One of the most challenging aspects of the human journey is letting go of moments and experiences as we pass through them. Some part of our human nature, perhaps caused by a lack of spiritual understanding, causes us to hang on. We hold tight to the beauty of a sunset. We grieve deeply over the death of a loved one.
Yet nothing lasts forever. Even in our quest to find our life partners, we must be mindful of the traditional marriage vows of “’til death do we part.” Our children grow up, becoming amazing adults, yet this requires the loss of the little boy or girl with whom we played and shared so many intimate days.
Occasionally there will be groups of Tibetan monks touring the country, creating their beautiful and complex sand mandalas. After spending days or weeks in painstaking concentration, they destroy the finished product, returning the elaborate design to the chaos of colored sand. Our Western minds are boggled by this tradition.
Picture the mandala as having the deity of Brahman at the center, speaking eternal truths of existence into the cosmos. With each word, these truths resonate through time and space, to be interpreted by humans in the world of form. Imagine the Brahman creating existence with each exhalation, and with each inhalation returning form to chaos. This can be visualized as the rhythm of the waves coming in and going out over a sandy beach.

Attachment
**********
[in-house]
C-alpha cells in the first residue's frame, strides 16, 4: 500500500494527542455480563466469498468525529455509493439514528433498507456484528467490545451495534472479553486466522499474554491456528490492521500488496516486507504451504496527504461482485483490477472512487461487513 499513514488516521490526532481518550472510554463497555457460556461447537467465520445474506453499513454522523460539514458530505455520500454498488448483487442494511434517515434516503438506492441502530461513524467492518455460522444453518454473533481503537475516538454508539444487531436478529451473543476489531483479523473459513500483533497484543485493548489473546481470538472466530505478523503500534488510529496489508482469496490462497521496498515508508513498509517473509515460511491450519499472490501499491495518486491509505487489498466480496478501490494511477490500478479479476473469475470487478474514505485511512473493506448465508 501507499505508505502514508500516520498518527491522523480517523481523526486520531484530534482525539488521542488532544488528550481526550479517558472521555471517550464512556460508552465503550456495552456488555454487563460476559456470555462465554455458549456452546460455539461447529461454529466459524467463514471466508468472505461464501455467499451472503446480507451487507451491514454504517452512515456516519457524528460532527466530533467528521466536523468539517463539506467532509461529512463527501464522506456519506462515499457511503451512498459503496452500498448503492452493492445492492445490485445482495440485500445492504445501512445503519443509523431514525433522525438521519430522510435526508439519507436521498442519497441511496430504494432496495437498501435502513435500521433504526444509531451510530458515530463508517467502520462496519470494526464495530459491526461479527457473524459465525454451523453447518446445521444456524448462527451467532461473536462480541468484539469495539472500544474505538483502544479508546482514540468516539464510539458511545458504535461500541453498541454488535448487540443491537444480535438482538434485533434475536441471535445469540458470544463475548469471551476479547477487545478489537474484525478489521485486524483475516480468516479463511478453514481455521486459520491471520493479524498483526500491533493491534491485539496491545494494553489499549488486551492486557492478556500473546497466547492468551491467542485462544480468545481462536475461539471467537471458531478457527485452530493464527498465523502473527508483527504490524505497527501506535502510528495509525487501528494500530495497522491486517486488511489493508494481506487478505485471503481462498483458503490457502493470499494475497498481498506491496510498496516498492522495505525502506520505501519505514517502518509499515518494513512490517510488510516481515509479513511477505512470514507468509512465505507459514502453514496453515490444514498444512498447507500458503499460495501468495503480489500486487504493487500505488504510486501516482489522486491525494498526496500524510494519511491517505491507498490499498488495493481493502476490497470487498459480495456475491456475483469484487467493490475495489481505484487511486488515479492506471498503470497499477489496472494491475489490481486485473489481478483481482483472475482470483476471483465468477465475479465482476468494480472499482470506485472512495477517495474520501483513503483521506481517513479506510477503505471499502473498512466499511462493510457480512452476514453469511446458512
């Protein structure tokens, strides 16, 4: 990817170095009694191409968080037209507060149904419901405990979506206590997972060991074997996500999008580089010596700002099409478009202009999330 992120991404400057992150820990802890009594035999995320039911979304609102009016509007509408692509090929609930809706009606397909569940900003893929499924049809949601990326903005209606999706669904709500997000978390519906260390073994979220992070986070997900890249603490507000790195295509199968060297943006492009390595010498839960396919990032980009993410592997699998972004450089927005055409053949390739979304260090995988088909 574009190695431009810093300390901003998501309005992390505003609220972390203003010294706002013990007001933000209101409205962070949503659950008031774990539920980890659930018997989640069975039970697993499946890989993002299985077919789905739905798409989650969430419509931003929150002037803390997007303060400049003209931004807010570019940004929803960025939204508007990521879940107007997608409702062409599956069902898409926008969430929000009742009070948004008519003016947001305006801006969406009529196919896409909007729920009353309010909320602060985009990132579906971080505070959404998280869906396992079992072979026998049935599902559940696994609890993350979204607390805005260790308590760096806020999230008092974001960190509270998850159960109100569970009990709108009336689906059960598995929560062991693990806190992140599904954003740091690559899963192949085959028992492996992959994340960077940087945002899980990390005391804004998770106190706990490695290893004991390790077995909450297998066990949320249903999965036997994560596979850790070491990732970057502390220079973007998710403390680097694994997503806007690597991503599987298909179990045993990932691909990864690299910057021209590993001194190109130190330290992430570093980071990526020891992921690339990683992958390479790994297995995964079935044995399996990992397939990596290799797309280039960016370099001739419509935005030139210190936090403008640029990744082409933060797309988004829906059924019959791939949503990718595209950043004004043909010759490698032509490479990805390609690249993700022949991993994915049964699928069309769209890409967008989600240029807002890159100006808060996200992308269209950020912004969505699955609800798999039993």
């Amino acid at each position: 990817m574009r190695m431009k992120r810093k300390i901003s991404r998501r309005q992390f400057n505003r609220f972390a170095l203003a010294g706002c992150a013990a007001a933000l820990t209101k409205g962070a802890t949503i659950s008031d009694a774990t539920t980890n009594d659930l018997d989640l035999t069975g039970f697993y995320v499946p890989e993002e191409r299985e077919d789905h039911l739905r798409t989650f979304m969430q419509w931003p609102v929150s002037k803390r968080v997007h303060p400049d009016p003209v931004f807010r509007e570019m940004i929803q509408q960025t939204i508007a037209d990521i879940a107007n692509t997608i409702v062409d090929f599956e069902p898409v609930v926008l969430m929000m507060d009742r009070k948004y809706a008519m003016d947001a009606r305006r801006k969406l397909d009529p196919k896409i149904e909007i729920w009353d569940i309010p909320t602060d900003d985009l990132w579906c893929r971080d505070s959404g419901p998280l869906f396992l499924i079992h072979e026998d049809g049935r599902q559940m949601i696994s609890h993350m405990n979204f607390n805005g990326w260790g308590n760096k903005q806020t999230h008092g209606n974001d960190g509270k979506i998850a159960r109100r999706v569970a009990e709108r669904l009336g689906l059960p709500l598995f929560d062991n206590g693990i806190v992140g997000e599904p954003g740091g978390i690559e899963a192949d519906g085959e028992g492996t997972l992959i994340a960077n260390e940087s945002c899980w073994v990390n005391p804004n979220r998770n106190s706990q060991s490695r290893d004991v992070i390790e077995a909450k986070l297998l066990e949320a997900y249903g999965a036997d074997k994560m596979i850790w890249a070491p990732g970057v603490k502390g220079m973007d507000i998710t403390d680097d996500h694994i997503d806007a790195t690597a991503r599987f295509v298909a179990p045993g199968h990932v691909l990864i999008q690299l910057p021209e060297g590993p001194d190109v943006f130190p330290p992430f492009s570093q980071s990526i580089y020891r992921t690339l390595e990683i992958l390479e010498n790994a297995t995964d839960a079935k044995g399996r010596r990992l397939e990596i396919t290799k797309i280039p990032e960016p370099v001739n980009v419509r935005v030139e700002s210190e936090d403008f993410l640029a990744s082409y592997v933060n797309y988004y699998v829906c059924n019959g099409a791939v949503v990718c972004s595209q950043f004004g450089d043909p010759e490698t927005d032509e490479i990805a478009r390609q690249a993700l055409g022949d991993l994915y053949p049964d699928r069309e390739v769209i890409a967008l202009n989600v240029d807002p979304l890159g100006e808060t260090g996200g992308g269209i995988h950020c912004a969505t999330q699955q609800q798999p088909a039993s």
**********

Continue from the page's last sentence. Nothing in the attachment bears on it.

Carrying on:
The kaleidoscope is also representative of the impermanence of form and beauty. Each time the little pieces of colored glass are shaken, they create the illusion of another perfectly symmetrical design. It isn’t real. It’s created with mirrors and random shards of glass. Each design will appear until the next time the kaleidoscope is shook, only to be replaced by another colored pattern.
Likewise, in our lives, no two moments are the same. We move through a world of illusion, deluding ourselves about how to achieve safety, security and everlasting love. Yet, if we are willing to release old definitions, we find an underlying truth that provides all these things.
We are eternal beings riding the current of God’s exhalation into time and space—and beyond. When we practice nonattachment, we realize that we are truly, and permanently, attached to a much bigger force than we can conceive in our temporary human condition.
And so we breathe. We accept the mysterious, glorious, fabric of reality which supports us. We behold in amazement the wonder of each passing moment, allowing the ebb and flow of God Mind to carry us through our universal journey.
And all the while, like a mantra ever being chanted in the back of our minds, we hear, “All Is Well, All Is Well, All Is Well.”
And so it is, now and forevermore, Amen and Amen.